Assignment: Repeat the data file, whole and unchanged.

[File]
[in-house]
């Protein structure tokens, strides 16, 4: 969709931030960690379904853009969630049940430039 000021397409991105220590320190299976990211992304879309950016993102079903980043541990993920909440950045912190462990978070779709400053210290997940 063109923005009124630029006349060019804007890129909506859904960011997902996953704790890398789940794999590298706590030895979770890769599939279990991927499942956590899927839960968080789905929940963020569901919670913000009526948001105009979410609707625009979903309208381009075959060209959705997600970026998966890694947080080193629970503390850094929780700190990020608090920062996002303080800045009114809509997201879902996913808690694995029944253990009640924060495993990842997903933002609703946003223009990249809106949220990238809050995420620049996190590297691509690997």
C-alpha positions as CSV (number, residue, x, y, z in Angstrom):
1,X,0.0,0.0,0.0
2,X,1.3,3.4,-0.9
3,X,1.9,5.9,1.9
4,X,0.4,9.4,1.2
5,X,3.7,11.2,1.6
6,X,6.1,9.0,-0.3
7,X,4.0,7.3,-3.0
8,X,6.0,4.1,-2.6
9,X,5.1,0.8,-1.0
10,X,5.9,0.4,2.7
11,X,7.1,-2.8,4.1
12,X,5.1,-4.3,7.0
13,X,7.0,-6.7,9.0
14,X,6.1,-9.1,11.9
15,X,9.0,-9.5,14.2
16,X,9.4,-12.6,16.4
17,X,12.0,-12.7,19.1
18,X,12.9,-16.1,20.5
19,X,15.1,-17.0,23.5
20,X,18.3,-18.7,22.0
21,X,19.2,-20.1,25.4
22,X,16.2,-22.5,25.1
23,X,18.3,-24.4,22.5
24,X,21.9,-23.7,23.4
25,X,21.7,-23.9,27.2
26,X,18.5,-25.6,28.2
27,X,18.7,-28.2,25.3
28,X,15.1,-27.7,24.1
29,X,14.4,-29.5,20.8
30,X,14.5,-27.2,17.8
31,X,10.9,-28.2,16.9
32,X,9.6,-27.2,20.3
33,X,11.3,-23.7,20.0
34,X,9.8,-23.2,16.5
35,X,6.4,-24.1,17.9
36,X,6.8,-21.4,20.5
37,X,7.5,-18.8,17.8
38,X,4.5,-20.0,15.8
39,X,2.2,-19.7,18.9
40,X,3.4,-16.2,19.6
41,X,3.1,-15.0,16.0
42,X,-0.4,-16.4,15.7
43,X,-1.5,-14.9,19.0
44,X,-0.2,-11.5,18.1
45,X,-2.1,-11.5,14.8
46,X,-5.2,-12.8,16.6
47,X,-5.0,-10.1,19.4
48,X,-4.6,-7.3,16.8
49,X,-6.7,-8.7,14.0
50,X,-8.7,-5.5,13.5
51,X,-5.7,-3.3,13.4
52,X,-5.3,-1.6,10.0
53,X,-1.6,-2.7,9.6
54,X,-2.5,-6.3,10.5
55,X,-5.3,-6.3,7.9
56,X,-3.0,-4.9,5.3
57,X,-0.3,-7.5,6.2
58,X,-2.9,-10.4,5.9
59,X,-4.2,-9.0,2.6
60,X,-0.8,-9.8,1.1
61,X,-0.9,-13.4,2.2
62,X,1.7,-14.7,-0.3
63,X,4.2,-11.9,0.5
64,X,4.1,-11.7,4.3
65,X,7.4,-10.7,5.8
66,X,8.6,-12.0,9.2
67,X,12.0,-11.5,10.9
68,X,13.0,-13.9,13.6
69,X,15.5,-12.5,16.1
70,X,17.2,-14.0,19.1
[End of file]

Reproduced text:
[in-house]
């Protein structure tokens, strides 16, 4: 969709931030960690379904853009969630049940430039 000021397409991105220590320190299976990211992304879309950016993102079903980043541990993920909440950045912190462990978070779709400053210290997940 063109923005009124630029006349060019804007890129909506859904960011997902996953704790890398789940794999590298706590030895979770890769599939279990991927499942956590899927839960968080789905929940963020569901919670913000009526948001105009979410609707625009979903309208381009075959060209959705997600970026998966890694947080080193629970503390850094929780700190990020608090920062996002303080800045009114809509997201879902996913808690694995029944253990009640924060495993990842997903933002609703946003223009990249809106949220990238809050995420620049996190590297691509690997």
C-alpha positions as CSV (number, residue, x, y, z in Angstrom):
1,X,0.0,0.0,0.0
2,X,1.3,3.4,-0.9
3,X,1.9,5.9,1.9
4,X,0.4,9.4,1.2
5,X,3.7,11.2,1.6
6,X,6.1,9.0,-0.3
7,X,4.0,7.3,-3.0
8,X,6.0,4.1,-2.6
9,X,5.1,0.8,-1.0
10,X,5.9,0.4,2.7
11,X,7.1,-2.8,4.1
12,X,5.1,-4.3,7.0
13,X,7.0,-6.7,9.0
14,X,6.1,-9.1,11.9
15,X,9.0,-9.5,14.2
16,X,9.4,-12.6,16.4
17,X,12.0,-12.7,19.1
18,X,12.9,-16.1,20.5
19,X,15.1,-17.0,23.5
20,X,18.3,-18.7,22.0
21,X,19.2,-20.1,25.4
22,X,16.2,-22.5,25.1
23,X,18.3,-24.4,22.5
24,X,21.9,-23.7,23.4
25,X,21.7,-23.9,27.2
26,X,18.5,-25.6,28.2
27,X,18.7,-28.2,25.3
28,X,15.1,-27.7,24.1
29,X,14.4,-29.5,20.8
30,X,14.5,-27.2,17.8
31,X,10.9,-28.2,16.9
32,X,9.6,-27.2,20.3
33,X,11.3,-23.7,20.0
34,X,9.8,-23.2,16.5
35,X,6.4,-24.1,17.9
36,X,6.8,-21.4,20.5
37,X,7.5,-18.8,17.8
38,X,4.5,-20.0,15.8
39,X,2.2,-19.7,18.9
40,X,3.4,-16.2,19.6
41,X,3.1,-15.0,16.0
42,X,-0.4,-16.4,15.7
43,X,-1.5,-14.9,19.0
44,X,-0.2,-11.5,18.1
45,X,-2.1,-11.5,14.8
46,X,-5.2,-12.8,16.6
47,X,-5.0,-10.1,19.4
48,X,-4.6,-7.3,16.8
49,X,-6.7,-8.7,14.0
50,X,-8.7,-5.5,13.5
51,X,-5.7,-3.3,13.4
52,X,-5.3,-1.6,10.0
53,X,-1.6,-2.7,9.6
54,X,-2.5,-6.3,10.5
55,X,-5.3,-6.3,7.9
56,X,-3.0,-4.9,5.3
57,X,-0.3,-7.5,6.2
58,X,-2.9,-10.4,5.9
59,X,-4.2,-9.0,2.6
60,X,-0.8,-9.8,1.1
61,X,-0.9,-13.4,2.2
62,X,1.7,-14.7,-0.3
63,X,4.2,-11.9,0.5
64,X,4.1,-11.7,4.3
65,X,7.4,-10.7,5.8
66,X,8.6,-12.0,9.2
67,X,12.0,-11.5,10.9
68,X,13.0,-13.9,13.6
69,X,15.5,-12.5,16.1
70,X,17.2,-14.0,19.1